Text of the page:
SlickEdit is a code editor, and credit where credit is due, it really excels in this area. Some features like code highlighting are expected, but some others stand out from the crowd. I'm listing a few of my favorites below.

Keyboard Emulation

As I mentioned earlier, this is an advantage for coders coming from other programs. The ability to customize individual keystrokes is nice, but it's the built-in support for other familiar program keybindings that makes this feature so great. Emacs fan? You don't need to learn new keystrokes to edit your code. Vim master? Same deal—you can save and close a file like God intended by pressing <ESC>:wq.

______________________

Shawn Powers is an Associate Editor for Linux Journal. You might find him chatting on the IRC channel, or Twitter

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Yeah it's good to use. It

Jane21's picture

Yeah it's good to use. It also has a build-in ftp to access the remote server magnetic particle inspection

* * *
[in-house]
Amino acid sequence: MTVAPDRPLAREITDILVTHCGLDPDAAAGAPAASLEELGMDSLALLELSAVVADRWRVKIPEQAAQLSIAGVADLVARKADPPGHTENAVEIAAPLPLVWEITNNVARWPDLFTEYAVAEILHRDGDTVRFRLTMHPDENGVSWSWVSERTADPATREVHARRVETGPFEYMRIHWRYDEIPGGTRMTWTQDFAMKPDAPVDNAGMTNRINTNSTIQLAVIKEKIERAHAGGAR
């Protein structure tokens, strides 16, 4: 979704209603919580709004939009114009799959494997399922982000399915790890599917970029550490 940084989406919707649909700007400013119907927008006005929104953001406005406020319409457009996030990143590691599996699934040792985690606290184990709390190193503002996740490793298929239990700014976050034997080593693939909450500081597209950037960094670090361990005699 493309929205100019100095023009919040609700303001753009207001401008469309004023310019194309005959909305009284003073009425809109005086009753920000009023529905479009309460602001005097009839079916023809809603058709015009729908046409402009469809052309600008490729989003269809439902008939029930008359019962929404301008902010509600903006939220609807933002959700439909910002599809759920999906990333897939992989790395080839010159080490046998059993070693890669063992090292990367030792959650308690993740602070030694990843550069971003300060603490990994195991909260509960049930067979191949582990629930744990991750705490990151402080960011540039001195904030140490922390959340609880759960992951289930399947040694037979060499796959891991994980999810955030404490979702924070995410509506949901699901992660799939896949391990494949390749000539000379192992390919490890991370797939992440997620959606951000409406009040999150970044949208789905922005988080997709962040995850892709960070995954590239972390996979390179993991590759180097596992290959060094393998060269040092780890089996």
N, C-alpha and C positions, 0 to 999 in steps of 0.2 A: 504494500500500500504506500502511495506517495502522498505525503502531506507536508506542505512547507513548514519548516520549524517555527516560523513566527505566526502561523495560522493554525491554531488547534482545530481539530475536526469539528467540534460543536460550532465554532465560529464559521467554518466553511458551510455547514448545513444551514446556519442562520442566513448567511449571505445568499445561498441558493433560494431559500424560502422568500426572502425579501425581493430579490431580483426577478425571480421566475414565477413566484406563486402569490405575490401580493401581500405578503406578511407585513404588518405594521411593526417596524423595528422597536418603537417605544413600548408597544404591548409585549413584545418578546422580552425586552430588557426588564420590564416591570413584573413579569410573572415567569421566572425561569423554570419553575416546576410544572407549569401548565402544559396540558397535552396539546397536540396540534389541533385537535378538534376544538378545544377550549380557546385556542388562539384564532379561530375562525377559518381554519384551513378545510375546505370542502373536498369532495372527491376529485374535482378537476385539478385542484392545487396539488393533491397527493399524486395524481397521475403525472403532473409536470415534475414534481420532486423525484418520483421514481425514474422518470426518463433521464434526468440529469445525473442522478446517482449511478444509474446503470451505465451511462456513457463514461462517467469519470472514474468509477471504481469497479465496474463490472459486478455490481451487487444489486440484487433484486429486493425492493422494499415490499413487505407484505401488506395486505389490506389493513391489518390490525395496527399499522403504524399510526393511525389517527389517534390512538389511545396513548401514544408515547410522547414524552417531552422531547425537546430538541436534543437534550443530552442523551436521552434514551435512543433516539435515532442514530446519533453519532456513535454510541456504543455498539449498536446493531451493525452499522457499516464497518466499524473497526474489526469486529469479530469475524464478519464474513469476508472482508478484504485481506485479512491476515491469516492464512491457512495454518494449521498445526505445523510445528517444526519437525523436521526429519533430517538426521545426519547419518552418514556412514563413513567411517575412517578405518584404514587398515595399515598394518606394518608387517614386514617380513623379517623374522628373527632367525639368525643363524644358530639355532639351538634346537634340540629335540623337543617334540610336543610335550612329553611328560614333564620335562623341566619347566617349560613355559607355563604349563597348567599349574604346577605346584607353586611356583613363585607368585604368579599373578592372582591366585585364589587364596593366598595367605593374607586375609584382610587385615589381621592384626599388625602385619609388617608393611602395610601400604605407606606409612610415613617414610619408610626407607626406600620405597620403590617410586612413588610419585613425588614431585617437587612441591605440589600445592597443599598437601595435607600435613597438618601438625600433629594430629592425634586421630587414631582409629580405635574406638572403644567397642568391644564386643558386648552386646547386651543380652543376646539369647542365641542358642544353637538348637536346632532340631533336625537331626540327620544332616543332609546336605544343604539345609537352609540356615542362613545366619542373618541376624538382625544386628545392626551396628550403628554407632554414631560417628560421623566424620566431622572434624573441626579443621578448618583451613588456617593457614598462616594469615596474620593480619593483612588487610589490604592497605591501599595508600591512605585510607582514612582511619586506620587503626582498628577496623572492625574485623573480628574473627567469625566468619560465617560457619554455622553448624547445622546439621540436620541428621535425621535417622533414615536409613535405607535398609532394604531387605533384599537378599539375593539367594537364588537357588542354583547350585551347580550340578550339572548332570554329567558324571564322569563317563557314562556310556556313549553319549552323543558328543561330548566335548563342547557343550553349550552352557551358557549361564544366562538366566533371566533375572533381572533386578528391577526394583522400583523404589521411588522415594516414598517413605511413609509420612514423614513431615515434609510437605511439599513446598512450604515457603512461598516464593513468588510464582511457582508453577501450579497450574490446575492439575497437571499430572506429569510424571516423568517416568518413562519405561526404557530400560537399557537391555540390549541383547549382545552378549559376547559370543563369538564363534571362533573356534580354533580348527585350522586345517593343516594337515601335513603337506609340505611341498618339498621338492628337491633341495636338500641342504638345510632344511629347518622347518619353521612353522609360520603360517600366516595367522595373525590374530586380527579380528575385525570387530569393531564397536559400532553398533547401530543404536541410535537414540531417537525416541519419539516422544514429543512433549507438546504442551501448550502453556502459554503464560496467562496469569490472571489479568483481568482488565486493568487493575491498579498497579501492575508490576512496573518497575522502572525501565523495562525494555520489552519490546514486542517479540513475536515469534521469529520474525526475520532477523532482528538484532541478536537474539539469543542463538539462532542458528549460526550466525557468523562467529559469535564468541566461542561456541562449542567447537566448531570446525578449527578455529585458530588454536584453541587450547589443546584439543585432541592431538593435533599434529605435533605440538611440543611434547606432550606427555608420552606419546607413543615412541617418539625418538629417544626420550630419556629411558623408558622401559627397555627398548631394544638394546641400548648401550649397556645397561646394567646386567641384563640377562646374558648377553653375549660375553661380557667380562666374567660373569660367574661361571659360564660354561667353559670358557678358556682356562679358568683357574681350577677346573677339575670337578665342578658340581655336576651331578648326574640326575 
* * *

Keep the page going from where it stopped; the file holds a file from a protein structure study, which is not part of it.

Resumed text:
Great Reviews

ProForm's picture

Excellent review, I'll be switching immediately, been an absolute nightmare trying to use eclipse with a plug in.
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DanielAnderson's picture

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Why not use emacs ?

Anonymous the second 's picture

Emacs has many if not all of the feature listed and the price tag is far lower ;-).

Reply to comment | Linux Journal

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city engineer's picture

Appreciate the recommendation. Let me try it out.

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Nothing beats Vim

Anonymous's picture